In a new report titled “The United States of Crypto,” U.S. cryptocurrency exchange powerhouse Coinbase has surveyed the rising attention around cryptocurrencies in America as part of an homage to nation’s upcoming July 4th Independence Day celebrations.
The main crux of the report? Namely that an “inflection point” had been reached among American citizens regarding cryptocurrencies, which is to say Bitcoin, and to a lesser extent other top cryptocurrrency projects, have entered the mainstream in the nation and there’s no going back now.
For instance, Coinbase highlighed how searches for “Bitcoin” had been more explosive in 2019 than other popular contemporary topics, like “Kim Kardashian” for instance. The exchange noted:
”Google searches for Bitcoin surged to almost three times higher than searches for Kardashian. And it’s not just the reality TV star. Americans typed ‘Bitcoin’ into Google more times last year than they searched for a range of headline-making phrases, from ‘royal wedding’ to ‘election results.'”
A decade after Bitcoin launched, we’re at an inflection point in awareness of and interest in crypto. In the past year, more people Googled "Bitcoin" than “royal wedding" or “Kim Kardashian.” Join us as we take a look at crypto adoption state-by-state: https://t.co/pQIEfqAgT4 pic.twitter.com/lpKi87KgMs
— Coinbase ????️???? (@coinbase) June 28, 2019
Zooming In on American Crypto Awareness
Created using “macro-level” Coinbase user data and through research led by British market research firm YouGov, the new Coinbase report found that just shy of 60 percent of Americans had previously heard, in some form or fashion, about Bitcoin.
Moreover, nearly 40 percent of respondents were able to directly cite Bitcoin as an example when asked about cryptocurrency tech in general.
And, since the surveying zoomed in on respondents on a “state-by-state” level, Coinbase deduced that such awareness was considerably higher in some states compared to others.
For example, the exchange’s research found that almost three-fifths of respondents in the states of Colorado, Massachusetts, Utah, Wisconsin, and Wyoming were able to demonstrate “unaided awareness of Bitcoin.”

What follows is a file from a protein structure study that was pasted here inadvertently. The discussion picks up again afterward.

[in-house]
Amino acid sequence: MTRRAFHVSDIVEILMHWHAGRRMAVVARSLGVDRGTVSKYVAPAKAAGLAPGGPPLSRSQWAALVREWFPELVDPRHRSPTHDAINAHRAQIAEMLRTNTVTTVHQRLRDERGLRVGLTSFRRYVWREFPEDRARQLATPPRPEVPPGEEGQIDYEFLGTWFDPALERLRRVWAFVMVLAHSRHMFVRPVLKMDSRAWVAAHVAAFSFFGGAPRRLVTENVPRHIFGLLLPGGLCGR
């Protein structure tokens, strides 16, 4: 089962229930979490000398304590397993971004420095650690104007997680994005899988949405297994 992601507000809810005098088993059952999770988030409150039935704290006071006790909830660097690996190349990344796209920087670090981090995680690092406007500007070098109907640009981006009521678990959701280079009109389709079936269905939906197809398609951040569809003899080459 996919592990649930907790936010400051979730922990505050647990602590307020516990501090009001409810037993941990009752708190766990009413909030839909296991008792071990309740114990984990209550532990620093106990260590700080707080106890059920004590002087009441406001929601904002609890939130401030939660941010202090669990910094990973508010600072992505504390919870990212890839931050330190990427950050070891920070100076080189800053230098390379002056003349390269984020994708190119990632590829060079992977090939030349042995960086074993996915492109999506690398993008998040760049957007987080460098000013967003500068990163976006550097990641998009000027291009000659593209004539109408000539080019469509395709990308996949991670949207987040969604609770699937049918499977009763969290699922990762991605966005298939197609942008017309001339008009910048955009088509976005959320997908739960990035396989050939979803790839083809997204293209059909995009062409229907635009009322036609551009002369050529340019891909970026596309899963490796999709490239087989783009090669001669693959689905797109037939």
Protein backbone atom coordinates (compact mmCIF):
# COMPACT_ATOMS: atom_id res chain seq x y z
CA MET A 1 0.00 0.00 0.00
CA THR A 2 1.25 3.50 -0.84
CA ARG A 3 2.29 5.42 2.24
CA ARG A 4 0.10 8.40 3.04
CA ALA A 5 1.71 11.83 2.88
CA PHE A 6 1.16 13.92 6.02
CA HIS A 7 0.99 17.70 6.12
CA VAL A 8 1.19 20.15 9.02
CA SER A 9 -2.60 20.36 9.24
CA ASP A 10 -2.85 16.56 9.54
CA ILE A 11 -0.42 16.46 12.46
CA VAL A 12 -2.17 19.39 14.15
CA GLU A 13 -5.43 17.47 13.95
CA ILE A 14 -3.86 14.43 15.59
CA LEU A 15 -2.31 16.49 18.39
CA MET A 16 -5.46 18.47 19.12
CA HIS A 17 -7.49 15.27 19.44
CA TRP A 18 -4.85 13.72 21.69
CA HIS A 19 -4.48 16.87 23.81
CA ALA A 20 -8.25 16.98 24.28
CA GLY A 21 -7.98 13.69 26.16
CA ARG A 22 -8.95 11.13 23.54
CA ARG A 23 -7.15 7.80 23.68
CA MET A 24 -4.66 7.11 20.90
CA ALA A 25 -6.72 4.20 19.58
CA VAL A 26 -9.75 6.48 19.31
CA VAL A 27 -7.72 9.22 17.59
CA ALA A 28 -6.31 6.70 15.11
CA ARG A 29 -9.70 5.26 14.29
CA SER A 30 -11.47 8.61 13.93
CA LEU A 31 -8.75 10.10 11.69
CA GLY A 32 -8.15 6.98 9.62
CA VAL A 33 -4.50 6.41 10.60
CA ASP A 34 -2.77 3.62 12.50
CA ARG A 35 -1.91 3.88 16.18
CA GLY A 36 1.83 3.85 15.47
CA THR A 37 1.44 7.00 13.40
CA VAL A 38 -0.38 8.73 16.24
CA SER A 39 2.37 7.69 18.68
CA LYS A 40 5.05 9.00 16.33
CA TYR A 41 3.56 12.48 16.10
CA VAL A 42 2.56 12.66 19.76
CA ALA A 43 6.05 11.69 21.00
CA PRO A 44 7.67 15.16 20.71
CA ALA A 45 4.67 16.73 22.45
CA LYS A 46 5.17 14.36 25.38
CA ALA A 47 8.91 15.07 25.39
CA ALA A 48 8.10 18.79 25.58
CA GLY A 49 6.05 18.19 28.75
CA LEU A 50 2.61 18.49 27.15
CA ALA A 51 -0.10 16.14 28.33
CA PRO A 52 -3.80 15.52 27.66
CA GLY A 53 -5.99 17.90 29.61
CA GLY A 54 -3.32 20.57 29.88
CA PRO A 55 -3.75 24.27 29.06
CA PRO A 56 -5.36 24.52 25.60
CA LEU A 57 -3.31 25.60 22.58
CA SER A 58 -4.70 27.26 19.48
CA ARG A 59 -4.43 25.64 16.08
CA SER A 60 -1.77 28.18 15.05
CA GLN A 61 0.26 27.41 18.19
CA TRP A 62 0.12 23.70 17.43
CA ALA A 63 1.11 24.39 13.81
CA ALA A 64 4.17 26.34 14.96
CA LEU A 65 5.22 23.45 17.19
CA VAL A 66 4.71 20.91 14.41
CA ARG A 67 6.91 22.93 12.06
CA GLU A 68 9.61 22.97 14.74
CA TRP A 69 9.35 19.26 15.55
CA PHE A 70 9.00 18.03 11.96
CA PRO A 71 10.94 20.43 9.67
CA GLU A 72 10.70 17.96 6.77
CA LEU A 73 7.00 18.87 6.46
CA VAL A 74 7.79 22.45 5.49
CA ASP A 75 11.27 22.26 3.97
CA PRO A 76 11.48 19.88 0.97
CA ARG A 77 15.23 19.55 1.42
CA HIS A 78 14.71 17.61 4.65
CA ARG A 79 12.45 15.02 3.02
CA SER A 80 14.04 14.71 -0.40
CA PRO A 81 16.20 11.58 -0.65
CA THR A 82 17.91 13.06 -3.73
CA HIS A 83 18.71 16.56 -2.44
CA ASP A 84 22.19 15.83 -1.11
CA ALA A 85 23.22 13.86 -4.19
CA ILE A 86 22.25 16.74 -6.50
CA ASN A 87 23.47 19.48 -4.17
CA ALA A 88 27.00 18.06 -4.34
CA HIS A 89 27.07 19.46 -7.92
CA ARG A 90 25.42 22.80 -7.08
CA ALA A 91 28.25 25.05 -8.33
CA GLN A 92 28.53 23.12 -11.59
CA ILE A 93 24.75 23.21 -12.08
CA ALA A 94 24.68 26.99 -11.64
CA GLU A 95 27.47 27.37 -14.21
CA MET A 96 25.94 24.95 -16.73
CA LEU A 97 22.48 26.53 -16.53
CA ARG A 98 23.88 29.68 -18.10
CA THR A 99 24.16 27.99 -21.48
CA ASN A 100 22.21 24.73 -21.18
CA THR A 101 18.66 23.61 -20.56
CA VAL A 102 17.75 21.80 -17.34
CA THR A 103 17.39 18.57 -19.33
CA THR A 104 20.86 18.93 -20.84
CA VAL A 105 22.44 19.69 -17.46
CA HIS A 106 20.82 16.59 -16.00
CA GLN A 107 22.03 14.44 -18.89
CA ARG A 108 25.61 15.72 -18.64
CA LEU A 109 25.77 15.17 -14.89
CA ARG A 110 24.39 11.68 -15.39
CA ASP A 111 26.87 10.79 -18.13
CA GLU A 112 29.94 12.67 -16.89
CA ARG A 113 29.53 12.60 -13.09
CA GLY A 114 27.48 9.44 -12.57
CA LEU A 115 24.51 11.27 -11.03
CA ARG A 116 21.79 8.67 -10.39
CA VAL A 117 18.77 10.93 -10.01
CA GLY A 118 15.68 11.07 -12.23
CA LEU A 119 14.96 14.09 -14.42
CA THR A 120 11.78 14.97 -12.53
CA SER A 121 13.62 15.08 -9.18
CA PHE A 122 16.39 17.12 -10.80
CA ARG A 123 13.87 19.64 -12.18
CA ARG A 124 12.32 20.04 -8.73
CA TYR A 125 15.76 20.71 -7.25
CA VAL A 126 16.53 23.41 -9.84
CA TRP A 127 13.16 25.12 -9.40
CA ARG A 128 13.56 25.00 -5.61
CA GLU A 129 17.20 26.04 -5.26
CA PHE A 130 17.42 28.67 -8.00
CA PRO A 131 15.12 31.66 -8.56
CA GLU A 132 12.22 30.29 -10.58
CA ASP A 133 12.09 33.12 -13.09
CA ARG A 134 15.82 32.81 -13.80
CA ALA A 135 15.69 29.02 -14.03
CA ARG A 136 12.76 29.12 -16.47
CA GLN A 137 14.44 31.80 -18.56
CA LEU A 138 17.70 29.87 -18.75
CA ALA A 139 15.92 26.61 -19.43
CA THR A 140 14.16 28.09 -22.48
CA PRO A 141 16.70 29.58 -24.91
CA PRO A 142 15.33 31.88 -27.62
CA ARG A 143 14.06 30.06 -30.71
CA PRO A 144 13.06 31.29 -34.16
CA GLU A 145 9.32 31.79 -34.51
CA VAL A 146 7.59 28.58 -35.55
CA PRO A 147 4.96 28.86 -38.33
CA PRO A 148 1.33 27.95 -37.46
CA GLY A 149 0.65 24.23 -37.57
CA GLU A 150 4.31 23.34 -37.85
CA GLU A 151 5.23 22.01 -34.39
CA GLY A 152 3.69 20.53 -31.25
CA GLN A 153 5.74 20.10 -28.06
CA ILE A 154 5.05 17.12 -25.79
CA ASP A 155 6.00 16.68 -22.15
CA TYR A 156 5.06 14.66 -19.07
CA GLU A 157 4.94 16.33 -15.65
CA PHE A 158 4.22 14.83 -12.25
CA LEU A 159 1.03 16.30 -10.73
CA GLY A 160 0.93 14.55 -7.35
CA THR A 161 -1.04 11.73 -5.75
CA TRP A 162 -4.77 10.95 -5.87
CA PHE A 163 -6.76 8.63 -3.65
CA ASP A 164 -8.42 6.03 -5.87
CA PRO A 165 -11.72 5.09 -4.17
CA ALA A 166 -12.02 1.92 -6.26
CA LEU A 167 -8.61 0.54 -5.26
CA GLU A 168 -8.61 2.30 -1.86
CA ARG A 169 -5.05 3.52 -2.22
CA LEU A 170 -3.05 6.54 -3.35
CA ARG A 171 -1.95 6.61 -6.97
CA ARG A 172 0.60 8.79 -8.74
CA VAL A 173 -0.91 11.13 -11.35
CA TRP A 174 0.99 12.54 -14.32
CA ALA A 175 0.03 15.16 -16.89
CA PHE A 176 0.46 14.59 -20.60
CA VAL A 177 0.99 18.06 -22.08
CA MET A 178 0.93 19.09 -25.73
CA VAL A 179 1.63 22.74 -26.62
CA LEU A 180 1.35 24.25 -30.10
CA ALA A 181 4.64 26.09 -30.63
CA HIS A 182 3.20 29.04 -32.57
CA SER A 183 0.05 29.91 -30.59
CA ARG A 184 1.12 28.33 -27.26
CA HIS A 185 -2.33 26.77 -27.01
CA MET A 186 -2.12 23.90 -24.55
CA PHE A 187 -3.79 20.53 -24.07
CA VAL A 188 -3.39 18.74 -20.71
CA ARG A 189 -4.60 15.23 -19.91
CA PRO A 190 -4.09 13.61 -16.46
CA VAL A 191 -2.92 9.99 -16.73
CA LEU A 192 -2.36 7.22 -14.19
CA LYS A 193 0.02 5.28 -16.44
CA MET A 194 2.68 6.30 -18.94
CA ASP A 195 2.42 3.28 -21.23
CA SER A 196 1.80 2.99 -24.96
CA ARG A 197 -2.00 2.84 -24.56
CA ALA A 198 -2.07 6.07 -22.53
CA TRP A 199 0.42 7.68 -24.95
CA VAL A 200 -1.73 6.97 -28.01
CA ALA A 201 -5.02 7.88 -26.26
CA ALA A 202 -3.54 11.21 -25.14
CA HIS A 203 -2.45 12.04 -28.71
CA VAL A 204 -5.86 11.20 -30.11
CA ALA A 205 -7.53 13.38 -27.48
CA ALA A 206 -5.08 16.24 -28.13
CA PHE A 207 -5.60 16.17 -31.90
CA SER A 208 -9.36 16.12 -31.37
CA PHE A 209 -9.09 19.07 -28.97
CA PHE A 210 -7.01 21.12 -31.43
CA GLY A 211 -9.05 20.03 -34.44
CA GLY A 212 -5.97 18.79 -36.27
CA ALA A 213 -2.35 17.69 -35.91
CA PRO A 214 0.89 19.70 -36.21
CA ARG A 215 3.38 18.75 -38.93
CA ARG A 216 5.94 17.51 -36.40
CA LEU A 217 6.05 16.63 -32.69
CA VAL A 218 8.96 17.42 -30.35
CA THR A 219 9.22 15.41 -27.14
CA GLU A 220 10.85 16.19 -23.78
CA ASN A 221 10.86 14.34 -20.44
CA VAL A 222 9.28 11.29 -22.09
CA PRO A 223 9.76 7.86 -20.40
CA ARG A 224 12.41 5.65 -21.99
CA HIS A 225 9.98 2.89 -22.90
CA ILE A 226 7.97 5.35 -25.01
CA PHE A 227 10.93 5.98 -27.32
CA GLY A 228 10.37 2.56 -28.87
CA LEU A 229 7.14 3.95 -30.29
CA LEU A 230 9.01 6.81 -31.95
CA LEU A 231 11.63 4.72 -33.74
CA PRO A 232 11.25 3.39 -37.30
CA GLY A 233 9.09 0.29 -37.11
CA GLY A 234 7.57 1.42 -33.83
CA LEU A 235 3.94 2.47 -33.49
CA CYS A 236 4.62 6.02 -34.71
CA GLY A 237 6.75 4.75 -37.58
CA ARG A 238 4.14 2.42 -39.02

Relatedly, Coinbase discerned that the states with the “highest percentage of crypto-owning population” were California, Colorado, New Jersey, New York, and Washington.
The report also highlighted how 70 percent of U.S. states — in other words, 35 states out of 50 — have “enacted regulations that account for cryptocurrency or blockchain technology.” (What’s been missing to date in America has been comprehensive federal legislation that would bind all U.S. states to new crypto rules, but that’s an aside).
As for actual purchases, the report found that as many as 15 percent of Americans were planning on imminently purchasing cryptocurrencies. That number isn’t far off from the 22 percent of institutional investors that Fidelity Investments recently asserted have already bought into cryptocurrencies.
Battle for the Heart of a Nation? High Level Challenges Remain
Cryptocurrencies are so-called cryptocurrencies because their very existence is underpinned by strong encryption technology.
Yet a new report from U.S. political outlet Politico indicates U.S. President Donald Trump and his administration are considering a law enforcement pivot that, if pushed ahead, would back the illegalization of any kind of encryption tech in the U.S. that’s established to be too tough for American authorities to crack.
2/ the UK and Australia have already made encryption (without a government backdoor) effectively illegal. The US is one of the most liberal of the large countries on this…so far.
— Ari Paul ⛓️ (@AriDavidPaul) June 28, 2019
Of course, the Trump admin doesn’t have unilateral power to illegalize strong encryption in the United States. But the president, with the full might of the executive branch (and considerable congressional support at his back) undoubtedly has extensive influence if the administration seeks to make the matter a policy sticking point going forward.
It’s not precisely clear what such a pivot, if actualized, would mean for cryptocurrencies in the U.S., particularly as federal law in the nation is already ambiguous and the result of old, patchwork legislation.
Yet the writing is on the wall regardless: if the Trump admin wants to prevent encrypted comms that can’t be compromised, they’d presumably want to do the same with encrypted money that can’t be compromised.
Notably, the leadership at non-profit cryptocurrency advocacy group Coin Center has committed to fighting the pivot if it does, in fact, materialize.